The Government has sprung a surprise by awarding a pounds 3 million
campaign against teenage smoking to a communications company rather than
Brewer Blackler, a through-the-line consultancy, has defeated the Health
Education Authority in a two-way shoot-out for the Department of Health
business. The decision is a setback for Abbott Mead Vickers BBDO, which
handled the campaign for the HEA, although it will continue to run the
authority’s pounds 3 million drive on adult smoking until a review,
which is expected next year.
The shake-up marks a watershed in government advertising. It is the
first account the HEA has lost since being forced to compete for
government business with the private sector following a review of its
work last year.
The Health Department’s decision to opt for a private sector company is
also a blow for the Central Office of Information, the government
advertising body, which pitched for the teenage smoking campaign but was
eliminated (Campaign, 16 February).
Brewer Blackler, whose other clients include Quaker, Coca-Cola and Eden
Vale, will not sub-contract the advertising on teenage smoking to an
agency and will use its in-house expertise.
David Blackler, the company’s managing director, said advertising would
form ‘a substantial part’ of the campaign, but it is unclear how much of
the annual pounds 1 million budget for three years will go on ads.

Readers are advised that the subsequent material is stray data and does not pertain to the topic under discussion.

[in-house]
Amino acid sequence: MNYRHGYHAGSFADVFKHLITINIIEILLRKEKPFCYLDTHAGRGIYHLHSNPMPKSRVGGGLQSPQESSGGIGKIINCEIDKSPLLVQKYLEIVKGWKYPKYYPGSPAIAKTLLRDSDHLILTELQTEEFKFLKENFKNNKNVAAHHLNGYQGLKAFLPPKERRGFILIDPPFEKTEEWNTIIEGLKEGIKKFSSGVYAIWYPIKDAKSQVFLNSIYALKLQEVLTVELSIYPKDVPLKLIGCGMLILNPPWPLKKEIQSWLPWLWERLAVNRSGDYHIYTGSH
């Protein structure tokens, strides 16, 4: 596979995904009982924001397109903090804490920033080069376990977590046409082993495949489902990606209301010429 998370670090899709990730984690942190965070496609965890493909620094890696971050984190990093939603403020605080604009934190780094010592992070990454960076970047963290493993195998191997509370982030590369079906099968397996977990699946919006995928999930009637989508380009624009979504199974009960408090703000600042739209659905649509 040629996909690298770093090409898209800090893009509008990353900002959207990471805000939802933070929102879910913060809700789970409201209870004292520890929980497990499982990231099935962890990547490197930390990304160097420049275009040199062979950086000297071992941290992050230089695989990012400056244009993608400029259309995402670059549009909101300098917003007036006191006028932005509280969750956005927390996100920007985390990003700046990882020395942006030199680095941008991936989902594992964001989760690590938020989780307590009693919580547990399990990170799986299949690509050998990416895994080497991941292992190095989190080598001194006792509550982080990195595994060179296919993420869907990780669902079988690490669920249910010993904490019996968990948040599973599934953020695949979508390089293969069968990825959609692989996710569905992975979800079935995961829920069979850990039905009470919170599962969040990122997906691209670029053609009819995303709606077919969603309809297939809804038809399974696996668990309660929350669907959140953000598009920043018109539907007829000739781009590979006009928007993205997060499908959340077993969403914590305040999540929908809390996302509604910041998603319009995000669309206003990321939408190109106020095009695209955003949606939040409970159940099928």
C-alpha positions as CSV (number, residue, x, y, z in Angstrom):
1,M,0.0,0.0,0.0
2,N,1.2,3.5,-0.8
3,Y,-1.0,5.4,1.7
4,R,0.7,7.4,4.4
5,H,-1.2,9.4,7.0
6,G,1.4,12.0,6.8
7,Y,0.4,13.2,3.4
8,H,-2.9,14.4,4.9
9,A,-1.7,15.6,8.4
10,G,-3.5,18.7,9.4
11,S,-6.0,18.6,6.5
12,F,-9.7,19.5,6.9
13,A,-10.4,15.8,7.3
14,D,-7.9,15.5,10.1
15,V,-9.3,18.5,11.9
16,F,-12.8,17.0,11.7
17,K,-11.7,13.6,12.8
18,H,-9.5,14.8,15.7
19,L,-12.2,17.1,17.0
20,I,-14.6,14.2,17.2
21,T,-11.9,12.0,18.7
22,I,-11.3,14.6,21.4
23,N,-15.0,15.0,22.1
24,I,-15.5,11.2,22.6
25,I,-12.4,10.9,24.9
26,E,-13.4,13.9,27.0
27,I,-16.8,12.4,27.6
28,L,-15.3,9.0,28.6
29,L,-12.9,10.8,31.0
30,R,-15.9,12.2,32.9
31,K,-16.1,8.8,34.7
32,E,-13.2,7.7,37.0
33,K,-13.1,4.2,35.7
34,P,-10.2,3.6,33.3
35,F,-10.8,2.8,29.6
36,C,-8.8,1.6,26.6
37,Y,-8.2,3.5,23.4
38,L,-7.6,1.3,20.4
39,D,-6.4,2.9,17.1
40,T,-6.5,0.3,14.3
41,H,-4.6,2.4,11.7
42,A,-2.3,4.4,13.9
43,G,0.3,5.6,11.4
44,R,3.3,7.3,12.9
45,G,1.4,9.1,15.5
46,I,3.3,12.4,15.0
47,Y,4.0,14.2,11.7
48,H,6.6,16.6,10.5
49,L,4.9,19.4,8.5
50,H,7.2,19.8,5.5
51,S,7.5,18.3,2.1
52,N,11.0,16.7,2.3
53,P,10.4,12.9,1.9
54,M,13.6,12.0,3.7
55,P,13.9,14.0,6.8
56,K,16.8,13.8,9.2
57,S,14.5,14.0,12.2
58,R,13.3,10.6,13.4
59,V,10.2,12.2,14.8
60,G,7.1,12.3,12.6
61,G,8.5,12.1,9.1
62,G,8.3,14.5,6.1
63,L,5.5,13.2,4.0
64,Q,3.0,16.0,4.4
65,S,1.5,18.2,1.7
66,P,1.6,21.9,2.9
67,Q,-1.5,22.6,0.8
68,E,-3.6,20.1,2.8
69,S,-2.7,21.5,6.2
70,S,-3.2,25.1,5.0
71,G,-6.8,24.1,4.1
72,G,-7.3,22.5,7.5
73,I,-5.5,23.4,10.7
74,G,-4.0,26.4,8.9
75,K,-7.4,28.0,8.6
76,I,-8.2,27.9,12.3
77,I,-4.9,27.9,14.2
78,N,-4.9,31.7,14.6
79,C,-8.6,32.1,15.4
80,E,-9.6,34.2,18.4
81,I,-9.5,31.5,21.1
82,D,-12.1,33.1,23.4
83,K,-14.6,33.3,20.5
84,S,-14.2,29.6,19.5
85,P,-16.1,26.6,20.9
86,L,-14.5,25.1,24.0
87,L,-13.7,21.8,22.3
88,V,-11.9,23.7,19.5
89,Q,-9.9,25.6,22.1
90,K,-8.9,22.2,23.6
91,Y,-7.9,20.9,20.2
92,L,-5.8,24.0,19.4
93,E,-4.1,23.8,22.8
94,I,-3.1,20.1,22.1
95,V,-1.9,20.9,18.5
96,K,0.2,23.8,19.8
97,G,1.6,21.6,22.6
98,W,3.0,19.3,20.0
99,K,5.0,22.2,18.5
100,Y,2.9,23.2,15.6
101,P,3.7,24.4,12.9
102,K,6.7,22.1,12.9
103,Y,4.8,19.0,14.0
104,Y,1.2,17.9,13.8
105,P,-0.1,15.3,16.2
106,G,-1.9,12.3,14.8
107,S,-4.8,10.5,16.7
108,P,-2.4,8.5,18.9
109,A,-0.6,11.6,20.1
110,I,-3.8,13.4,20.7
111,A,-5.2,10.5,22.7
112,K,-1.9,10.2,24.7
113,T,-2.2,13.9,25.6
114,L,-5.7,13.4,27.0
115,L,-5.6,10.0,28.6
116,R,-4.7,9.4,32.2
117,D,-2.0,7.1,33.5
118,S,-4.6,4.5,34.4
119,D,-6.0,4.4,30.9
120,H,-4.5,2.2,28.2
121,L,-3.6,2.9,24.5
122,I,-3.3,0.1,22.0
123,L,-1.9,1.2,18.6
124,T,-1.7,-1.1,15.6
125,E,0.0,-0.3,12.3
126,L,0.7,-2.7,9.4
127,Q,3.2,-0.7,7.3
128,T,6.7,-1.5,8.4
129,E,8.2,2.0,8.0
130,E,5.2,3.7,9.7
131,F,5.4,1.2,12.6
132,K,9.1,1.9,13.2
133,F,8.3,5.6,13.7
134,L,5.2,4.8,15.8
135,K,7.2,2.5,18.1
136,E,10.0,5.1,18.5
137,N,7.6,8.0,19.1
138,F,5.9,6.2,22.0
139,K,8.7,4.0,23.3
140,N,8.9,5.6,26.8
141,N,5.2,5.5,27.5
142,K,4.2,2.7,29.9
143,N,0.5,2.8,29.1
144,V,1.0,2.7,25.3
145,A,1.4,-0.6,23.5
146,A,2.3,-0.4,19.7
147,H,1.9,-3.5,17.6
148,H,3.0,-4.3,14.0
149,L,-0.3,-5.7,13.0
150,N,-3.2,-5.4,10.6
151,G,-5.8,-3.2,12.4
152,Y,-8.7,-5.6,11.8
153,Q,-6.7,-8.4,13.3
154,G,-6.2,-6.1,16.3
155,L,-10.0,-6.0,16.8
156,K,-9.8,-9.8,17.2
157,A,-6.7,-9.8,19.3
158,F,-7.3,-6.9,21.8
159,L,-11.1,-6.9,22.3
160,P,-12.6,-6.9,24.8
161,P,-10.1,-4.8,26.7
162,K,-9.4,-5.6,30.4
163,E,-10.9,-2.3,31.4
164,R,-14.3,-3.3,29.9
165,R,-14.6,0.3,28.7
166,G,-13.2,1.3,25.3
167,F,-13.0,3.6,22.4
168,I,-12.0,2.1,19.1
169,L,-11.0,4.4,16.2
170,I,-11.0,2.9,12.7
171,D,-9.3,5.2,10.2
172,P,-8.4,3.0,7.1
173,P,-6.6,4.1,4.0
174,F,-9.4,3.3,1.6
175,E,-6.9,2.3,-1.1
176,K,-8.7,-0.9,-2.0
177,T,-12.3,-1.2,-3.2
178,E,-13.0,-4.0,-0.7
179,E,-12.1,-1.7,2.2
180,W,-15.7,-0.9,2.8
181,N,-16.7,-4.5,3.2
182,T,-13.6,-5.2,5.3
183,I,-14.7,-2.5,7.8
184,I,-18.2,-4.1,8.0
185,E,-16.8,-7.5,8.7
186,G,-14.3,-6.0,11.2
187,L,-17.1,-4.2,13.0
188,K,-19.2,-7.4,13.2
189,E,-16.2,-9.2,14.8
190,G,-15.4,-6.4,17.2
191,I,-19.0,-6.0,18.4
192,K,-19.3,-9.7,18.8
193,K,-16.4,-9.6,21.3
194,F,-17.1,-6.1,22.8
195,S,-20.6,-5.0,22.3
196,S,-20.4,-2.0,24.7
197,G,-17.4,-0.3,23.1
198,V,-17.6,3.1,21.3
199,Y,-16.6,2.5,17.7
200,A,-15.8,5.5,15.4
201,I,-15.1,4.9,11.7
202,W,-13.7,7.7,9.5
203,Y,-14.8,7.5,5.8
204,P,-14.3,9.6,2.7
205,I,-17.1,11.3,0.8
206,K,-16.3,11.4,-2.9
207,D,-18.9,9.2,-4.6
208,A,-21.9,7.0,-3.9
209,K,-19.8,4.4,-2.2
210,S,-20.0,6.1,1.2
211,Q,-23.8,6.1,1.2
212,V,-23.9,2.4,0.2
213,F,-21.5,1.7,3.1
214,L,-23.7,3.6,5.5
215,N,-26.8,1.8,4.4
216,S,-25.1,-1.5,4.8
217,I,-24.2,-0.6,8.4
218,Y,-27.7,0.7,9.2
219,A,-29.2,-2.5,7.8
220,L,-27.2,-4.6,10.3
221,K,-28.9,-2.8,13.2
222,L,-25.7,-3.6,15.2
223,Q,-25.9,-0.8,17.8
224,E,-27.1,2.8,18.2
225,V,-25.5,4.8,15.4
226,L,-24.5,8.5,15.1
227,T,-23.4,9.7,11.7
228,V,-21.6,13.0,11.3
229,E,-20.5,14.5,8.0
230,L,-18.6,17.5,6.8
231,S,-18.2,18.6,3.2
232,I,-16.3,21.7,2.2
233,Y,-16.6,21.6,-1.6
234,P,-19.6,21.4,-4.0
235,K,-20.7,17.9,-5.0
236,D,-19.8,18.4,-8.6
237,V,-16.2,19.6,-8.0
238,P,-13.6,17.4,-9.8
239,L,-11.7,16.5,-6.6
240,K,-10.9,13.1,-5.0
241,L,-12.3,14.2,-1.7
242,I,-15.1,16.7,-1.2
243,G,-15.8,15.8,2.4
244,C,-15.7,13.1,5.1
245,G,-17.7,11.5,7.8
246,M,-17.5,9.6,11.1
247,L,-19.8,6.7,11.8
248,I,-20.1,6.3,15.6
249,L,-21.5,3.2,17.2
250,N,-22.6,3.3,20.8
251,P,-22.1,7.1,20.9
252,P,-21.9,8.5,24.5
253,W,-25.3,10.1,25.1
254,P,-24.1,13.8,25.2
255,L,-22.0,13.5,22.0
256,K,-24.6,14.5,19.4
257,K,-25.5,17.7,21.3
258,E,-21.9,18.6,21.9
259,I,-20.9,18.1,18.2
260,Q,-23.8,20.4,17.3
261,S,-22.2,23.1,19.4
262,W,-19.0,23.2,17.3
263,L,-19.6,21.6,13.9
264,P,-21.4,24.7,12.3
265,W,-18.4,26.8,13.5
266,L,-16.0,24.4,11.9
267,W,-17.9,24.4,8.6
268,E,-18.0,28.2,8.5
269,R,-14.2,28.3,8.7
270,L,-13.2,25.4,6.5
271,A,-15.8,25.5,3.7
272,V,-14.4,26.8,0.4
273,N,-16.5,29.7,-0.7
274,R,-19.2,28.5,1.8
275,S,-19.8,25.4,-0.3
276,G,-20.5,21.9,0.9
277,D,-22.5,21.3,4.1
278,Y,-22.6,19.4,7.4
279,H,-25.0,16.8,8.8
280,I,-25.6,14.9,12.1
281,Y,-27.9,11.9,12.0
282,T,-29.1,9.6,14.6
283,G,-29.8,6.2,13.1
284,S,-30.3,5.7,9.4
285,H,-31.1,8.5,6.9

Blackler said the work would also include activity in schools, a
roadshow and a telephone helpline.
In its winning pitch, Brewer Blackler rejected a negative approach using
shock tactics to turn teenagers against smoking. The company said the
offensive should ‘establish a lifestyle that non-smokers will buy into’,
which offered rewards and incentives to compete with the free gifts and
competitions in other promotions. Direct mail will play a part in the
The campaign, due to break in May, will involve private sector
sponsorship, with material displayed in record stores and clothes shops.
High-profile figures such as Richard Branson may endorse the no-smoking
Government sources said the choice of Brewer Blackler was ‘no
reflection’ on the HEA or its support for a ban on tobacco advertising,
which ministers oppose.
Charles Gallichan, the HEA’s head of advertising, commented: ‘Obviously,
it is a blow but nobody should underestimate our determination and
ability to succeed.’